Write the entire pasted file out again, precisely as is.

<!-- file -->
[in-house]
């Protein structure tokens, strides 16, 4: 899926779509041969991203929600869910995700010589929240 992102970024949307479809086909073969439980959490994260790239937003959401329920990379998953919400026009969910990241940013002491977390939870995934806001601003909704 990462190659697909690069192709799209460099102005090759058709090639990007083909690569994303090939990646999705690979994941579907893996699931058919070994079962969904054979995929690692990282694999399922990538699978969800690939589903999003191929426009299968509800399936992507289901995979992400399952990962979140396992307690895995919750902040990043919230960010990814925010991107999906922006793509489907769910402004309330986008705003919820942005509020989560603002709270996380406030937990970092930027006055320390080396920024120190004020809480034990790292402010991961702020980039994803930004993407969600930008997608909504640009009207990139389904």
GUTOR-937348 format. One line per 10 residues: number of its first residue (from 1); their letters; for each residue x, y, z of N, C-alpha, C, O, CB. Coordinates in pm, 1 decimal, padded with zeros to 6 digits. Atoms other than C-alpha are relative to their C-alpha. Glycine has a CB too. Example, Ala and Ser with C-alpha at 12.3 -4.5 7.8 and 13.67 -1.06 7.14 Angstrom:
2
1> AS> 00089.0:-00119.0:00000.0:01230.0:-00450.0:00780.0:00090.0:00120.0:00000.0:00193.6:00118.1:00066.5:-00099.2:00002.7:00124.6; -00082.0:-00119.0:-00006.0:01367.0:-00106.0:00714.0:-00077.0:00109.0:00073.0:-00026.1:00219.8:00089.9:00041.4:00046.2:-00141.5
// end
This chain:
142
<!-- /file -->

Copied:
[in-house]
């Protein structure tokens, strides 16, 4: 899926779509041969991203929600869910995700010589929240 992102970024949307479809086909073969439980959490994260790239937003959401329920990379998953919400026009969910990241940013002491977390939870995934806001601003909704 990462190659697909690069192709799209460099102005090759058709090639990007083909690569994303090939990646999705690979994941579907893996699931058919070994079962969904054979995929690692990282694999399922990538699978969800690939589903999003191929426009299968509800399936992507289901995979992400399952990962979140396992307690895995919750902040990043919230960010990814925010991107999906922006793509489907769910402004309330986008705003919820942005509020989560603002709270996380406030937990970092930027006055320390080396920024120190004020809480034990790292402010991961702020980039994803930004993407969600930008997608909504640009009207990139389904």
GUTOR-937348 format. One line per 10 residues: number of its first residue (from 1); their letters; for each residue x, y, z of N, C-alpha, C, O, CB. Coordinates in pm, 1 decimal, padded with zeros to 6 digits. Atoms other than C-alpha are relative to their C-alpha. Glycine has a CB too. Example, Ala and Ser with C-alpha at 12.3 -4.5 7.8 and 13.67 -1.06 7.14 Angstrom:
2
1> AS> 00089.0:-00119.0:00000.0:01230.0:-00450.0:00780.0:00090.0:00120.0:00000.0:00193.6:00118.1:00066.5:-00099.2:00002.7:00124.6; -00082.0:-00119.0:-00006.0:01367.0:-00106.0:00714.0:-00077.0:00109.0:00073.0:-00026.1:00219.8:00089.9:00041.4:00046.2:-00141.5
// end
This chain:
142